Things covered by a commercial general liability policy (CGL)

General liability insurance offers some of the broadest business insurance coverage money can buy. It may be included in a business owner’s policy (BOP) or is also available as stand-alone coverage. A few of the risks a business could face that a CGL helps to protect against are bodily injury or property damage, reputational harm, advertising errors, medical payments, and any damages to the premises you are currently occupying. You also have an option to add a business entity or other individual parties to your general liability insurance in Florida, so speak to an agent about coverage options today.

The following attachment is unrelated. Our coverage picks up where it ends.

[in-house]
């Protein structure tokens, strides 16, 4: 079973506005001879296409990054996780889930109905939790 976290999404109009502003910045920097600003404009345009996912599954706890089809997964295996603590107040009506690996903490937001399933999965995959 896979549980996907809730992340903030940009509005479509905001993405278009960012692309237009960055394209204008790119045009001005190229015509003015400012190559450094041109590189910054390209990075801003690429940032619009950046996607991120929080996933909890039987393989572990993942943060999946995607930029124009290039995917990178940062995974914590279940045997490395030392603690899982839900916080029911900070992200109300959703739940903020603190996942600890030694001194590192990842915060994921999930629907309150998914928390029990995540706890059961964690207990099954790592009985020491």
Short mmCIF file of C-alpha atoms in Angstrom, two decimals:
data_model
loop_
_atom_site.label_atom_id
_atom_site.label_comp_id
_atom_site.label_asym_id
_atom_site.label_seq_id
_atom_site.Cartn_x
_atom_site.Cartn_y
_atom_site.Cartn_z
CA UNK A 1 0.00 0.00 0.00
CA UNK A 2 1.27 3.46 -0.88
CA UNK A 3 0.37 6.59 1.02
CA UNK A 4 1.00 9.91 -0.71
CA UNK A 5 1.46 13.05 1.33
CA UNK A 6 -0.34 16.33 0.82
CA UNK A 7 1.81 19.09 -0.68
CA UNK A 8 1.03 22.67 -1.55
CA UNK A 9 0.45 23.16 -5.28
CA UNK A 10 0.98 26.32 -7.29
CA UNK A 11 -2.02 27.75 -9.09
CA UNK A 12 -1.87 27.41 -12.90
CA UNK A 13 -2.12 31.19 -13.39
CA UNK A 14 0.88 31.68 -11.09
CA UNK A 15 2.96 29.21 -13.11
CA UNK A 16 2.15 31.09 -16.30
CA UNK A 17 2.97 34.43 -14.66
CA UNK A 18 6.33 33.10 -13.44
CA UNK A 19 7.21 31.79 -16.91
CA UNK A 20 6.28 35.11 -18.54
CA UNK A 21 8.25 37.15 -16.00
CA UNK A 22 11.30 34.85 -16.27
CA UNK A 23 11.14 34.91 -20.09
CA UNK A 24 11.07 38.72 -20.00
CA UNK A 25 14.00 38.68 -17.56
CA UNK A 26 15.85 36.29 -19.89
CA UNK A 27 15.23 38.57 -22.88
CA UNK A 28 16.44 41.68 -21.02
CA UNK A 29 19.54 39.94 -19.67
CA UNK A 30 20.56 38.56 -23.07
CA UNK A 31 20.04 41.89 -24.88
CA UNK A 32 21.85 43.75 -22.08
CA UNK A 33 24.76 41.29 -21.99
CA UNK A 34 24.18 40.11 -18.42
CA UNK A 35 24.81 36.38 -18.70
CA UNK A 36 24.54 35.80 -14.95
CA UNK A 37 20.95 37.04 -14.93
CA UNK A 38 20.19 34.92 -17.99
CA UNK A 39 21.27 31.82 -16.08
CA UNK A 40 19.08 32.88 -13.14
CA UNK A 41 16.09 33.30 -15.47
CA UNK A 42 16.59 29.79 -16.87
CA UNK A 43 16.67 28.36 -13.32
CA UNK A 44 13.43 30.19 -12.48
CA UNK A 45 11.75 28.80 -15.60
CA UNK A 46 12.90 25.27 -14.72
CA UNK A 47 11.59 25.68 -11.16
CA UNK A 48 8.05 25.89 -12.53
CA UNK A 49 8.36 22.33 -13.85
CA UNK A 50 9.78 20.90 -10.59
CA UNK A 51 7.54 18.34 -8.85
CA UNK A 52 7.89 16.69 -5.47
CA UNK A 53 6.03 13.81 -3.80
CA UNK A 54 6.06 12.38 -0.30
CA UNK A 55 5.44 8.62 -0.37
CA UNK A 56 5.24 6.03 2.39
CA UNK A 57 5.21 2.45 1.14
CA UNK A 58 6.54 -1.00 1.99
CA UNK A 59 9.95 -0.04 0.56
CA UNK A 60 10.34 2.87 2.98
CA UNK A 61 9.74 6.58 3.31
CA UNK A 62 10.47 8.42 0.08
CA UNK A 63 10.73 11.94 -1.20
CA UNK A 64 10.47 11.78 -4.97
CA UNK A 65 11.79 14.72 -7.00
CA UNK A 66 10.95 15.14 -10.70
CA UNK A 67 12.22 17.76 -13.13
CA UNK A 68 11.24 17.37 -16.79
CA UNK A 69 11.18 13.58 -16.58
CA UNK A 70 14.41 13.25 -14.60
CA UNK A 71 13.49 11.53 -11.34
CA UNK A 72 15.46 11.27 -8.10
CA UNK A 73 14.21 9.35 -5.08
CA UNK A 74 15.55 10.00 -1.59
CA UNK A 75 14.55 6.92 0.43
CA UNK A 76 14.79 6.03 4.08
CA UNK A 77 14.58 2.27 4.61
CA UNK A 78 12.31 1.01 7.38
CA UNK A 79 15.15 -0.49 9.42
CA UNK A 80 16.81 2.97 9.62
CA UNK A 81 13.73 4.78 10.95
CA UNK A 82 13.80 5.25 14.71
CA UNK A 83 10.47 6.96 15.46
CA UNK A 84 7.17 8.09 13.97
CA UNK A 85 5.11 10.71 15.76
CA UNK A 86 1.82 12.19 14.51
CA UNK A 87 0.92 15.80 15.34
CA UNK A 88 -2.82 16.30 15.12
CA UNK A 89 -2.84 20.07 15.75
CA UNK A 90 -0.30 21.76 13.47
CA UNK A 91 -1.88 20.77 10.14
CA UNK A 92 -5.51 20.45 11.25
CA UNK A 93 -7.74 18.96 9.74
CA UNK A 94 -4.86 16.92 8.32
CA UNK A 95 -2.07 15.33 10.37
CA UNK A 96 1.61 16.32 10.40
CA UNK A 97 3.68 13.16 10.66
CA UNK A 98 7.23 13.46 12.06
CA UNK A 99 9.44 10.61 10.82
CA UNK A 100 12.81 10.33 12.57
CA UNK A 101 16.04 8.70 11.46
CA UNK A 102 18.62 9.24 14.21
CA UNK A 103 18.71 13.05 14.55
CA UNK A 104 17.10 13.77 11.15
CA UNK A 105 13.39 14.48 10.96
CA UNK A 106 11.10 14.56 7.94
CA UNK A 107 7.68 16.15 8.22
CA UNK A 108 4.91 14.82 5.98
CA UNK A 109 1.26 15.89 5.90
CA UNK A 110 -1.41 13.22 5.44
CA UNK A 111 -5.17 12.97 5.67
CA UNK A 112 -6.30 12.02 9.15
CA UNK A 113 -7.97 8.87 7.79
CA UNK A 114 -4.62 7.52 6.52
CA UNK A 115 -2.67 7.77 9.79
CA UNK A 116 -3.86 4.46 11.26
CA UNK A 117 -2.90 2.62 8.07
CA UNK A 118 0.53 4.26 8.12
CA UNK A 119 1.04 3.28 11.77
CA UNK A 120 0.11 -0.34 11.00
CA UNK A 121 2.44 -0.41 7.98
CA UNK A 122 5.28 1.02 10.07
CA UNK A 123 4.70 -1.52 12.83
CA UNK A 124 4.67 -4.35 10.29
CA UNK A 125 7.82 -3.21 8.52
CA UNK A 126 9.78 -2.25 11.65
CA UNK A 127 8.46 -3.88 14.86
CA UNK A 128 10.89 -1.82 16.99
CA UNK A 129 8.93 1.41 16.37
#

Cyber Threats and Data Breach Insurance Coverage

Companies you represent that face an ever-increasing threat of a cyber attack need to take the necessary steps to minimize their risks. There are several ways in which they can safeguard their servers, computers and other technological gadgets against such threats, as well as understand exactly how to respond to a cyber breach quickly and efficiently.

In order to alleviate concerns they should take the obvious approach and purchase data breach insurance coverage. When it comes to eliminating threats throughout the organization, security must reach beyond the IT department. The company must evaluate employee exit strategies (HR), remote project protocol, on site (and off-site) data storage practices, and use the information to establish and enforce new policies and procedures to prevent future occurrences.

An ounce of prevention